Sports Doping: The Inescapable Truth
In our world, there are truths and lies. Then, there is the ugly truth. It only elicits one kind of human emotion – denial. One such ugly truth that young and old, rich and poor will deny from their gut is doping in sports. If you’re not Jack the dull boy, you have probably idolized at least one sportsman or had OCD with one sport as a kid. However, life can be a real b#$ch, especially if you encounter a situation wherein your idol is not what you thought they were. The infographic we look at here talks about the prevalent drugs that exist in the sports industry and famous athletes that have used them.
Sport’s is an extremely lucrative industry – not just for sportsmen but corporates too. The infographic tells us that doping has been an issue that is central to modern sports since the start of time. Doping has been indulged in to gain an extra advantage over competitors as victory in sports means money, and lots of it. There is just one focus here – the money aspect. The infographic does not debate whether sportspeople really do doping because their desire to win is so damn irrepressible they might do anything to win. That would be the ideological debate. Another discussion could have revolved around the issue of group pressures. Look what Lance Armstrong’s peers had to say about him. Enough said.
The infographic then moves to the core discussion – a cluster image of famous athletes and the drugs they took. The colour coding used is quite mellow and low key. This probably fits well with the essence of the topic – which leans more towards the serious than the entertaining. The textual content is structured like a web around a long needle which is quite interesting. Each element of content around the needle is structured by – Drug Name, Drug Effects, Days in Body and Used In format. However, these titles are quite hard to spot due to the light grey colour. The actual information is nice and bold and makes for easy reading, but it is difficult to actually connect the two aspects due to different colour coding. Also, information about each drug does not have famous athletes attached to it as mentioned.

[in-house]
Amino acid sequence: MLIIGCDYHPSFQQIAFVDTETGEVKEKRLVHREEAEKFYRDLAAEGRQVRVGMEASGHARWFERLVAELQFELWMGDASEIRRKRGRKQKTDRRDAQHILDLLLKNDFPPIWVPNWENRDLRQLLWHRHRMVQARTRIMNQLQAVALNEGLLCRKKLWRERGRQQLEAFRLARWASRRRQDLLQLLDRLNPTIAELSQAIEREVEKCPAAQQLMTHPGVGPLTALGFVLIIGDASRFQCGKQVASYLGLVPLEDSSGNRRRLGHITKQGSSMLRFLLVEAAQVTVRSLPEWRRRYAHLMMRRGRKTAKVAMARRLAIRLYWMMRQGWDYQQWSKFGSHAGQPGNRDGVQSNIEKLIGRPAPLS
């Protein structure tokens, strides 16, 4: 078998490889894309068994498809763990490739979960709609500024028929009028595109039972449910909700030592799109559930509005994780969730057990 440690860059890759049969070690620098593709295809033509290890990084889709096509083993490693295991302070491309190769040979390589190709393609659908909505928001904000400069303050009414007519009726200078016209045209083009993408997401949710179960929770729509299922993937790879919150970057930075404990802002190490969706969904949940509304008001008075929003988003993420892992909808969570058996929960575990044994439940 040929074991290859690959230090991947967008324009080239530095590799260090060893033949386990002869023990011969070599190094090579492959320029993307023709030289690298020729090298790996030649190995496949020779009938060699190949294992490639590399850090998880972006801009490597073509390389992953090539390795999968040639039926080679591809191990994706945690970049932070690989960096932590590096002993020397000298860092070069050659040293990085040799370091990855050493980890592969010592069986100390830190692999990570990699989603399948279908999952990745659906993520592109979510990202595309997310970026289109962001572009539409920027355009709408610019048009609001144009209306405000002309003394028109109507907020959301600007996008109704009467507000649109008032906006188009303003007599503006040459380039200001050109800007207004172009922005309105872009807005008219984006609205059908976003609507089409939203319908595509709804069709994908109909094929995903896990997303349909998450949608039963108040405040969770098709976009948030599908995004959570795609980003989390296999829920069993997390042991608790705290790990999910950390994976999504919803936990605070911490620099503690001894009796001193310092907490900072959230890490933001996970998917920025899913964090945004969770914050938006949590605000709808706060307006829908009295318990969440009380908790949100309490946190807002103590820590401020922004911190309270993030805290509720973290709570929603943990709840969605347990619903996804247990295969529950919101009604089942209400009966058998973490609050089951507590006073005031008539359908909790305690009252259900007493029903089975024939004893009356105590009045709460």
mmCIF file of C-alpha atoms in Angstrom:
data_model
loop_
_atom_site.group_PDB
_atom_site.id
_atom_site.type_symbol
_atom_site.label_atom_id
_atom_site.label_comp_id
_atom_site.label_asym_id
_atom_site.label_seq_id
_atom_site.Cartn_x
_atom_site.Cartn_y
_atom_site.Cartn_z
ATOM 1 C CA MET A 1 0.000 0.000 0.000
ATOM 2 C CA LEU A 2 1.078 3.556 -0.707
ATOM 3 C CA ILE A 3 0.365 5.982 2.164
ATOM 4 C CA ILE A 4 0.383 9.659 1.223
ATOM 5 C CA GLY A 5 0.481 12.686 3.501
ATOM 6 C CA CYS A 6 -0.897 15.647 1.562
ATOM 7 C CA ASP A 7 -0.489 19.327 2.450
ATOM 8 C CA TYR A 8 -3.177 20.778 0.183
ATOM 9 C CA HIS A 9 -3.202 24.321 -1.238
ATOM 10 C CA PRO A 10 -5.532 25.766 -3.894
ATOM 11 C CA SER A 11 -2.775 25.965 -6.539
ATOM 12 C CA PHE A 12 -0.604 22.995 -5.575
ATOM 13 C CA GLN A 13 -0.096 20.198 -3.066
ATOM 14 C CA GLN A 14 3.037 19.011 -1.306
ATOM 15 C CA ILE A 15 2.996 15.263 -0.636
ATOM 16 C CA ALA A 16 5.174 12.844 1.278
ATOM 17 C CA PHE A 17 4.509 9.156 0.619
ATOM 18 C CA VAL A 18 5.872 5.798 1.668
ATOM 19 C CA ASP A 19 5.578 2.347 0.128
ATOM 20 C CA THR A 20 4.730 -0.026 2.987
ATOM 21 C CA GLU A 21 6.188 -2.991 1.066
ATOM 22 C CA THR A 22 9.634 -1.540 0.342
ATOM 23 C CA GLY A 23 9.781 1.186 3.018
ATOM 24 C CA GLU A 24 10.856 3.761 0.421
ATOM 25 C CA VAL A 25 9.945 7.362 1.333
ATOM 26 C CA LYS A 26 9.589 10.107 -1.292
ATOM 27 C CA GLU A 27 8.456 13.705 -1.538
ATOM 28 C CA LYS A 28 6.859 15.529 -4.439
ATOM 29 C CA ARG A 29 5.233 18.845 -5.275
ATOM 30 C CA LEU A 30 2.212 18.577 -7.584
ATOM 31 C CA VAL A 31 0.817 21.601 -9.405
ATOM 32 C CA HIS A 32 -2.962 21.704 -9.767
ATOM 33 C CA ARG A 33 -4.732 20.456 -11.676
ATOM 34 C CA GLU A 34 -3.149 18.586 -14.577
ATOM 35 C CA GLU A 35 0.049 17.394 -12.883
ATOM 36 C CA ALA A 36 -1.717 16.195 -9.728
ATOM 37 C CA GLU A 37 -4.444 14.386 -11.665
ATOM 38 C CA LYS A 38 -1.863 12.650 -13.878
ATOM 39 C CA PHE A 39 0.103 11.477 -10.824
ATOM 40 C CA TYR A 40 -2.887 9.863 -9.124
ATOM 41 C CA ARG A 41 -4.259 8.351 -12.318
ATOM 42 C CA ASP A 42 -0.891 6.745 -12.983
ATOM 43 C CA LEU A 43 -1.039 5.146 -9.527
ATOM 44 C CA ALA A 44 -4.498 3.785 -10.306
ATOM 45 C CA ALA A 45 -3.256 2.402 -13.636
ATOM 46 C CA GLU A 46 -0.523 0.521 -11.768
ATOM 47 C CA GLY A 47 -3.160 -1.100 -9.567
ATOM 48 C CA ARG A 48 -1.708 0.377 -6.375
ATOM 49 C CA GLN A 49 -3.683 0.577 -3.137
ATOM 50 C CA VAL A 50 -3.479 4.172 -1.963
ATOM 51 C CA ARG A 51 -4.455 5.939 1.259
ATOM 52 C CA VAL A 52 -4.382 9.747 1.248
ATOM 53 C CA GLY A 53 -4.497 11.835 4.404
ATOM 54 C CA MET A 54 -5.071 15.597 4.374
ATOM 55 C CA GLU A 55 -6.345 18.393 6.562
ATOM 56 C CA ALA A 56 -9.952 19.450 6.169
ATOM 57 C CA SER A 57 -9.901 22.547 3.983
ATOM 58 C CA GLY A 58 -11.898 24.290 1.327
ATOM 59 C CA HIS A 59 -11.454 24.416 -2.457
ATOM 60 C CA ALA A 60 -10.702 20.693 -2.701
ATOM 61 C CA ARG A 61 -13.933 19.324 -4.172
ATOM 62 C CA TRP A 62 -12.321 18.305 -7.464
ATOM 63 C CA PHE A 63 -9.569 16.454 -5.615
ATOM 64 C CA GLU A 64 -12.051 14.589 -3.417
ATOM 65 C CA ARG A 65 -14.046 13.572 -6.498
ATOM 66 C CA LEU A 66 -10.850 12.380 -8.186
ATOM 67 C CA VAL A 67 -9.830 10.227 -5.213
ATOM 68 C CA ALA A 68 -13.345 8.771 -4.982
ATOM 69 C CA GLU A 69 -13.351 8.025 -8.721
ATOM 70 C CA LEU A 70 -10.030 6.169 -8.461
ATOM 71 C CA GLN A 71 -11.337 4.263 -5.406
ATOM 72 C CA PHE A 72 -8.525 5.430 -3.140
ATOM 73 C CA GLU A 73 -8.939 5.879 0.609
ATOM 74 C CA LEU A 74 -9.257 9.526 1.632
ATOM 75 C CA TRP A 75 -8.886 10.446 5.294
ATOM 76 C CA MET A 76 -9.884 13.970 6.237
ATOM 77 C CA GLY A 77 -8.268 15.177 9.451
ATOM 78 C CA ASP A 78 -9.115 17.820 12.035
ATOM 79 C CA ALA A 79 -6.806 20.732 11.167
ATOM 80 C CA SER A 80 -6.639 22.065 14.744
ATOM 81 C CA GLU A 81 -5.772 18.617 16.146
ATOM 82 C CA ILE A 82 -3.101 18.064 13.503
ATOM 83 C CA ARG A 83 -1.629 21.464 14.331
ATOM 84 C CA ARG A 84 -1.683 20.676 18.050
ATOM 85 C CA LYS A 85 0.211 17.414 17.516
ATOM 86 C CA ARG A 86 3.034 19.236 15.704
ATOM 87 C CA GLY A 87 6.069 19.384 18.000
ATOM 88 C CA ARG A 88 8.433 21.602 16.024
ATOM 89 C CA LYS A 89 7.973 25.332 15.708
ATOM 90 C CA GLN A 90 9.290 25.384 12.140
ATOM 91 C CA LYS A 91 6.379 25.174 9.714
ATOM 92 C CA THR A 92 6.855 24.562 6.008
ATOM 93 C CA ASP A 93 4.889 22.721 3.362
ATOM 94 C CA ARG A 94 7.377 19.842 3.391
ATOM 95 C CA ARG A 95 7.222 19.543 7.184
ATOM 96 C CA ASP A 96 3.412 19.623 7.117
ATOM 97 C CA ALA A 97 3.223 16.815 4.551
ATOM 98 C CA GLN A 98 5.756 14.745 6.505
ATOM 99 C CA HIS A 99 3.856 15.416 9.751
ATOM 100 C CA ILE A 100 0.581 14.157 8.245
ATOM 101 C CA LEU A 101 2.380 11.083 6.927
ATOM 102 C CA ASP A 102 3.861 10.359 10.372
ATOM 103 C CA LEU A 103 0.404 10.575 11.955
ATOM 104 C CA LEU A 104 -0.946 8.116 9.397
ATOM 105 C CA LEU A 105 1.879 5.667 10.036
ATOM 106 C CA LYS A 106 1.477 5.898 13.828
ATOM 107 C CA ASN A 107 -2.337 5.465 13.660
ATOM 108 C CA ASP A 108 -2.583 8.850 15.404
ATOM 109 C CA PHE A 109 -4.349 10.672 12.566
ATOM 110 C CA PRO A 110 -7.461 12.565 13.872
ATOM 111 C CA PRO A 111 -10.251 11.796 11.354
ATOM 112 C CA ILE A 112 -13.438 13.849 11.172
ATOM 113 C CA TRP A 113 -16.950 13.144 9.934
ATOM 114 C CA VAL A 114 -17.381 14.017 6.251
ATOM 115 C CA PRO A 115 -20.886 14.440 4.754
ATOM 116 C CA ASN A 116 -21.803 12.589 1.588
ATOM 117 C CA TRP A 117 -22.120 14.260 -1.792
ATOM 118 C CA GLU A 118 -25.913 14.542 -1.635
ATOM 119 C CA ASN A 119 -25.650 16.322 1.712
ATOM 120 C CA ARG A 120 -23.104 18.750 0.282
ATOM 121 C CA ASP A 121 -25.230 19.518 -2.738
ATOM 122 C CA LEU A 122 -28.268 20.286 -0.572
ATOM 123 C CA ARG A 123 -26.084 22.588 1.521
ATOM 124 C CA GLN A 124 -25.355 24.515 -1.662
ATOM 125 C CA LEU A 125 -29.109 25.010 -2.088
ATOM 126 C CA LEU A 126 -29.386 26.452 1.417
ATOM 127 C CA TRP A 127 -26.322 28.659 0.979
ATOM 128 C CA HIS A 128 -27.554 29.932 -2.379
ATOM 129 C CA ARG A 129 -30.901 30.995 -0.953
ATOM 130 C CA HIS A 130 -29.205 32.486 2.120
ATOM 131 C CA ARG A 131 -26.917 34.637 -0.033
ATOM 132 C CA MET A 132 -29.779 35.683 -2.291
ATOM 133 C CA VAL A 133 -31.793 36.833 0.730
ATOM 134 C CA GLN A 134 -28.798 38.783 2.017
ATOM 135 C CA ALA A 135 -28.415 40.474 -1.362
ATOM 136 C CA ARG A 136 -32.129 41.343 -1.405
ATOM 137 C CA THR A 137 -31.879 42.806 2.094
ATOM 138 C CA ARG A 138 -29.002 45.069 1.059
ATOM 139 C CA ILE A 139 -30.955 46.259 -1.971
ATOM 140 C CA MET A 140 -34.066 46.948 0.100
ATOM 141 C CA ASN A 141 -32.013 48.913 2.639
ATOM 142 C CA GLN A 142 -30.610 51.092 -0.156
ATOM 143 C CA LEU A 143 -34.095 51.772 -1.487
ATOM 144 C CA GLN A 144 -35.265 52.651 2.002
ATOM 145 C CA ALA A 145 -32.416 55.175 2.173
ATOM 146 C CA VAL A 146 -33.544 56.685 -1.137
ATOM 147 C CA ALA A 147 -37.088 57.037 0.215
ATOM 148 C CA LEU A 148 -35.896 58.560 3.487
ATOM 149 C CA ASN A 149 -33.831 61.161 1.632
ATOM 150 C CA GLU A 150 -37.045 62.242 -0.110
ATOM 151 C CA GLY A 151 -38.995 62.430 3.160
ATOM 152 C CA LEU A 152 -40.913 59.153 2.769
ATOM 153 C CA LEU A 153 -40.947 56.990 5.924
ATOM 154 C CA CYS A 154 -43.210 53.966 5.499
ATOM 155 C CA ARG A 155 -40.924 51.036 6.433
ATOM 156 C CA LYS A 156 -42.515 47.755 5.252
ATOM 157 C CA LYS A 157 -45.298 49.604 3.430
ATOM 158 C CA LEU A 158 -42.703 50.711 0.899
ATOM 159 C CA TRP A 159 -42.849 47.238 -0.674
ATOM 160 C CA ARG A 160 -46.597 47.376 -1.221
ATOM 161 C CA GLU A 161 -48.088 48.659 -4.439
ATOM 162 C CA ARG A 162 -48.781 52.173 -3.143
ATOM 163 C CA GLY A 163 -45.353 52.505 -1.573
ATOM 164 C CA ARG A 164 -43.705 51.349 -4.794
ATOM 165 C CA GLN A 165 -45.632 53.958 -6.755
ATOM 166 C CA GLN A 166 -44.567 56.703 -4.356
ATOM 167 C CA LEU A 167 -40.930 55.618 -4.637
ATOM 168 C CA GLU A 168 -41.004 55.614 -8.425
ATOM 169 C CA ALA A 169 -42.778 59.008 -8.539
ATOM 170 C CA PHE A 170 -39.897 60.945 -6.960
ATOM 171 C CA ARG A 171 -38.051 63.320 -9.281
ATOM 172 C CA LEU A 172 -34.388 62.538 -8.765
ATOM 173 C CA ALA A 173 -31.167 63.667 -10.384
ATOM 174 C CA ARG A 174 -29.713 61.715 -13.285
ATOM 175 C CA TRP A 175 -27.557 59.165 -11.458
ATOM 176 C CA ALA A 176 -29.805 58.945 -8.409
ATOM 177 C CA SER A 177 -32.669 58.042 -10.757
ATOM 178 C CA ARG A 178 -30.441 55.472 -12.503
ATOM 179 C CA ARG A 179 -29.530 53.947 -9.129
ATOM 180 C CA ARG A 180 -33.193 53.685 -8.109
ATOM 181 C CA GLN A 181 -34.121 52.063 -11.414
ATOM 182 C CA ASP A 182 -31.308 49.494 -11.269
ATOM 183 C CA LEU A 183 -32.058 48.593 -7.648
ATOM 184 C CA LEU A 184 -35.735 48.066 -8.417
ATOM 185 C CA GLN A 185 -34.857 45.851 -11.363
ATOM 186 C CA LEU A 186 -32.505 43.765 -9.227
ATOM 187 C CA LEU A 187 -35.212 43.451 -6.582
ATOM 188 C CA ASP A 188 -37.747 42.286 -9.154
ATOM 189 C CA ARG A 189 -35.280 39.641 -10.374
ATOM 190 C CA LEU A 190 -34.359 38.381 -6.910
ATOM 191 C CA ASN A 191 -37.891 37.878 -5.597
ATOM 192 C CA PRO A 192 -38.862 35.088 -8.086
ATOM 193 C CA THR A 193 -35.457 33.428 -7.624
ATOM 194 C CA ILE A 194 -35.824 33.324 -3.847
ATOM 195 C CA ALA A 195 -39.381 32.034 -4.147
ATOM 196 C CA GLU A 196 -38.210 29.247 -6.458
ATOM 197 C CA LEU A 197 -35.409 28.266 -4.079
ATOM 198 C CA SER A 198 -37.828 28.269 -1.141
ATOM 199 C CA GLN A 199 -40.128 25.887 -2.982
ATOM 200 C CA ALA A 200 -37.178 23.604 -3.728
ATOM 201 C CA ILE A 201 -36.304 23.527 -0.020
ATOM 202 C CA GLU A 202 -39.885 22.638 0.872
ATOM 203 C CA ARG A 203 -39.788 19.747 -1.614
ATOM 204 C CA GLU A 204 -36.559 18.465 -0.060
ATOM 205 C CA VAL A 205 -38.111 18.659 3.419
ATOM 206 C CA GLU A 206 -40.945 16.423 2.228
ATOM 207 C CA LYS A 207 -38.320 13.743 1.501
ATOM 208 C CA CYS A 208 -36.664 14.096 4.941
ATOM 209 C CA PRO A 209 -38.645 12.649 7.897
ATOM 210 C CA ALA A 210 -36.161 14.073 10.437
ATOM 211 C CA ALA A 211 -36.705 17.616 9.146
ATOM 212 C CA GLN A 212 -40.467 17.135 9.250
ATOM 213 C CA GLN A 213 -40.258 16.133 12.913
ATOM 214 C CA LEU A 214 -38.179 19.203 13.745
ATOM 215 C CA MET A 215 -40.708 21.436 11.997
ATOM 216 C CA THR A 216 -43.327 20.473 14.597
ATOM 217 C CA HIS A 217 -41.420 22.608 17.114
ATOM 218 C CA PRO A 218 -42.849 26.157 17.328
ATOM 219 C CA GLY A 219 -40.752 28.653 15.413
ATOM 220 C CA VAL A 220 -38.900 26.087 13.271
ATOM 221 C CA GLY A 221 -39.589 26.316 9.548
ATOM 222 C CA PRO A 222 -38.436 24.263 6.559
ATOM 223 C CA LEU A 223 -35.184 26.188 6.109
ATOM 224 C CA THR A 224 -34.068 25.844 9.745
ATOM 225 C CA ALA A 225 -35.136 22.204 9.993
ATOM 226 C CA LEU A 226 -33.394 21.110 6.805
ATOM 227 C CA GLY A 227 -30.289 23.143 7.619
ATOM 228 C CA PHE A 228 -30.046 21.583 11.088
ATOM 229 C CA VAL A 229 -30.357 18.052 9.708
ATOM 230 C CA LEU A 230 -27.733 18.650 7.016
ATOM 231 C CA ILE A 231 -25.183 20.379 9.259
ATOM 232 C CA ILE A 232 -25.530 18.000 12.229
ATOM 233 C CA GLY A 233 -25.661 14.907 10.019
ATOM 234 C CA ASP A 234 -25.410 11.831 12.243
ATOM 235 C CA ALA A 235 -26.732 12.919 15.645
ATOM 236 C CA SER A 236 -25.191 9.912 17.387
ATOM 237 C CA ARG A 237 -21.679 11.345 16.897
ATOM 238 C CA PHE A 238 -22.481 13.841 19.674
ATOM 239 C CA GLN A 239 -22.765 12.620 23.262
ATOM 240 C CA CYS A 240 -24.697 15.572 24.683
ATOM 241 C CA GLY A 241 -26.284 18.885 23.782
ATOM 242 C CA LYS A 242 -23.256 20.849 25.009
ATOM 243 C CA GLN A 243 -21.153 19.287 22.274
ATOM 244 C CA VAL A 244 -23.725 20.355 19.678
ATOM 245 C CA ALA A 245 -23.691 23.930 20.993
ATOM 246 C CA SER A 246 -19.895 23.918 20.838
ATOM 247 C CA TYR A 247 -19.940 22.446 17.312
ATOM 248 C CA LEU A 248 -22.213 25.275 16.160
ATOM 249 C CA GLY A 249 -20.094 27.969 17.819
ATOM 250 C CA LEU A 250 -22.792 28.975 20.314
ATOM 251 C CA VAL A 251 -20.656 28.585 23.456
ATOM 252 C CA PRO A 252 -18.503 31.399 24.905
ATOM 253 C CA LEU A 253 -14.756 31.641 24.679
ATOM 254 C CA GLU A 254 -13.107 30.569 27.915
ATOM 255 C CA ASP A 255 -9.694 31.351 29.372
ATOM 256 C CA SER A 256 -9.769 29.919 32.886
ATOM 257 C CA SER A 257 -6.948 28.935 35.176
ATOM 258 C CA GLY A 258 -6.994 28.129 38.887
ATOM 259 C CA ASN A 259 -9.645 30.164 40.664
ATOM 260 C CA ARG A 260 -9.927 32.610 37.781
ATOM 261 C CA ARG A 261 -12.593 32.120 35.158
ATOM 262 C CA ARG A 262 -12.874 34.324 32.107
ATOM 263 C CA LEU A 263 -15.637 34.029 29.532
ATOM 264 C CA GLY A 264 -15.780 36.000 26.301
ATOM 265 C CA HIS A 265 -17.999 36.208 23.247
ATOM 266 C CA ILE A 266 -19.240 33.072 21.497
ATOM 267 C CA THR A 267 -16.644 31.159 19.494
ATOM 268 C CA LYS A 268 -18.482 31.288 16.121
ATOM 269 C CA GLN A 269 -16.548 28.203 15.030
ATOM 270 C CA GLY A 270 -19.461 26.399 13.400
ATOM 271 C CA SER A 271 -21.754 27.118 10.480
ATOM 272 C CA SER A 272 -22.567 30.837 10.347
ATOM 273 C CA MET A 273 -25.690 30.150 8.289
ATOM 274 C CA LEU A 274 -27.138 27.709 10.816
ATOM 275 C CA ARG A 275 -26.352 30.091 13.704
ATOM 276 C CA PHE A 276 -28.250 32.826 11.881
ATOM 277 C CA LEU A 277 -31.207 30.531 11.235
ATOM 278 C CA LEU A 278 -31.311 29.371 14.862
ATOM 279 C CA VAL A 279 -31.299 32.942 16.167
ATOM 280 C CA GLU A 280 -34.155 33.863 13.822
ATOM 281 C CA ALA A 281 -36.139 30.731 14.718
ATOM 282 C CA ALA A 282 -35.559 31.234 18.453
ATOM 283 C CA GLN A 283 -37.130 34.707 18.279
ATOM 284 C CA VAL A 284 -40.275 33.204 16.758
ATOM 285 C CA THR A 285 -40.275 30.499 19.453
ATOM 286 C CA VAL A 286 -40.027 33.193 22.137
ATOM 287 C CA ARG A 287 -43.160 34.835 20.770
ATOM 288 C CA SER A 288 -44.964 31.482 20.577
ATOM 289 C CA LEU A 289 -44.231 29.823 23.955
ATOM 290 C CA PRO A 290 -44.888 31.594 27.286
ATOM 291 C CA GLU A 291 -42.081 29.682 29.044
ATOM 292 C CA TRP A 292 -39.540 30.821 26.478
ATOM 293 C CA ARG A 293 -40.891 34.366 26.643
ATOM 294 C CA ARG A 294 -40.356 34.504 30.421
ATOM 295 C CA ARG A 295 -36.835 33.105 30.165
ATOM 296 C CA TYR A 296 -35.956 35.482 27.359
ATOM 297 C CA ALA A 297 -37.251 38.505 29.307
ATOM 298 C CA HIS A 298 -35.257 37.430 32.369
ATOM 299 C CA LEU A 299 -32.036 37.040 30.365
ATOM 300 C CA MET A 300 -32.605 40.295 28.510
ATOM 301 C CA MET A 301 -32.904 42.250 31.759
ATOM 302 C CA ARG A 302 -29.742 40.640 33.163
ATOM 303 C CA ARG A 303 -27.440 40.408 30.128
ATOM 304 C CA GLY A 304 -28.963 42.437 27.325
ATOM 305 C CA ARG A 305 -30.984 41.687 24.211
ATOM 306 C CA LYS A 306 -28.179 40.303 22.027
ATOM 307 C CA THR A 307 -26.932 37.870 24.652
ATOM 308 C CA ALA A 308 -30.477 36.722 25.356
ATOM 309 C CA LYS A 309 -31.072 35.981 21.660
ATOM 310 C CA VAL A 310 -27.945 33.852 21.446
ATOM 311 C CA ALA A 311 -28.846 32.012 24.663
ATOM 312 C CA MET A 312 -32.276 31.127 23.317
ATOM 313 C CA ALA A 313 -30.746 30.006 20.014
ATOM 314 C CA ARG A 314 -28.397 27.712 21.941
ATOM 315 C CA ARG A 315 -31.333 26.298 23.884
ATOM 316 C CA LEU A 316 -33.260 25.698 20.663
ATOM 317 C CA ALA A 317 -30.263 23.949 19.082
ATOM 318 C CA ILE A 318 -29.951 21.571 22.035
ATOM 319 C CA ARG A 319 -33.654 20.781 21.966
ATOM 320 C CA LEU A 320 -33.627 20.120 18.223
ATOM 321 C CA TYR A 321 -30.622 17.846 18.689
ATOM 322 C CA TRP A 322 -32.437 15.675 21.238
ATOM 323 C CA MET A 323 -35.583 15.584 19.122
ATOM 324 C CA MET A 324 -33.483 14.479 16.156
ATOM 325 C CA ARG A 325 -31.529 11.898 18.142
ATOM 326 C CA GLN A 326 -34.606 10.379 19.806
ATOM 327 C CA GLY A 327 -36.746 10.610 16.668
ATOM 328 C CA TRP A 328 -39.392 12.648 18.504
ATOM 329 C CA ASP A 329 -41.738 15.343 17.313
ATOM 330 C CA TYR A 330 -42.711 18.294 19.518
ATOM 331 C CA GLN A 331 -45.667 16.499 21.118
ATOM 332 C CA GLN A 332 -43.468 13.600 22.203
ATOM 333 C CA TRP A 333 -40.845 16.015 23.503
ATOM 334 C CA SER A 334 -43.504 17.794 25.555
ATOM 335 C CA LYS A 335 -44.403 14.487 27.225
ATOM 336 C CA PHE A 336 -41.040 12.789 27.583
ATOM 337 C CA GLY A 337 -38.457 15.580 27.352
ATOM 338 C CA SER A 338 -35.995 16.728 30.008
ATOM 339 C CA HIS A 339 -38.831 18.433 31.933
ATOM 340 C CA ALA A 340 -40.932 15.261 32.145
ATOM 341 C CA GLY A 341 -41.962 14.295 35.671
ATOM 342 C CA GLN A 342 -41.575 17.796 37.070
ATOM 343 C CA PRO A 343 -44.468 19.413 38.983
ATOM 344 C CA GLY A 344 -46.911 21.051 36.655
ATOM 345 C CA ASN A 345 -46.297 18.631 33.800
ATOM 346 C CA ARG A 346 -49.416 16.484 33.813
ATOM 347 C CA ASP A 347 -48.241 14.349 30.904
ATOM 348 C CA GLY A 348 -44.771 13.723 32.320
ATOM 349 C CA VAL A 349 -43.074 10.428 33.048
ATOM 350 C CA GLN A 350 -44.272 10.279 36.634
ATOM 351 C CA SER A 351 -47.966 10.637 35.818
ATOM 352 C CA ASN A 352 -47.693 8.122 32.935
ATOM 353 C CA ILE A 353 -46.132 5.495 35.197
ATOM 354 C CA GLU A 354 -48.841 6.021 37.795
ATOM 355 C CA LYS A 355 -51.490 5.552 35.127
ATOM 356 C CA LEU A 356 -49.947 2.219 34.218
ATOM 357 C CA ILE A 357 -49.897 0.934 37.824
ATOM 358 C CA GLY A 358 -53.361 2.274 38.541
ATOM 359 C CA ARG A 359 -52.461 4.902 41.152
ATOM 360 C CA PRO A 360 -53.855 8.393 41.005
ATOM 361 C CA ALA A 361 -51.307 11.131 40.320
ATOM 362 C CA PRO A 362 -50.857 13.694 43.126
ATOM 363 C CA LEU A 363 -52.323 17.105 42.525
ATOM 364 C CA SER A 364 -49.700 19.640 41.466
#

The last section discusses “Leveling The Playing Field: The Testing Process Explained”. What are the steps that go into testing an athlete for doping? There are four steps that are shown with the help of an image and paragraph. These steps are quite important to know and maybe a heading for each step that summarizes the step might have helped the readers. However, one data point caught my attention. I never knew that close to 6000 samples were tested at the 2012 Olympics. This was a staggering data point, as I always imagined these dope tests were done at random. It actually makes the reader realize how serious the whole issue is. The infographic has highlighted this quite appropriately.
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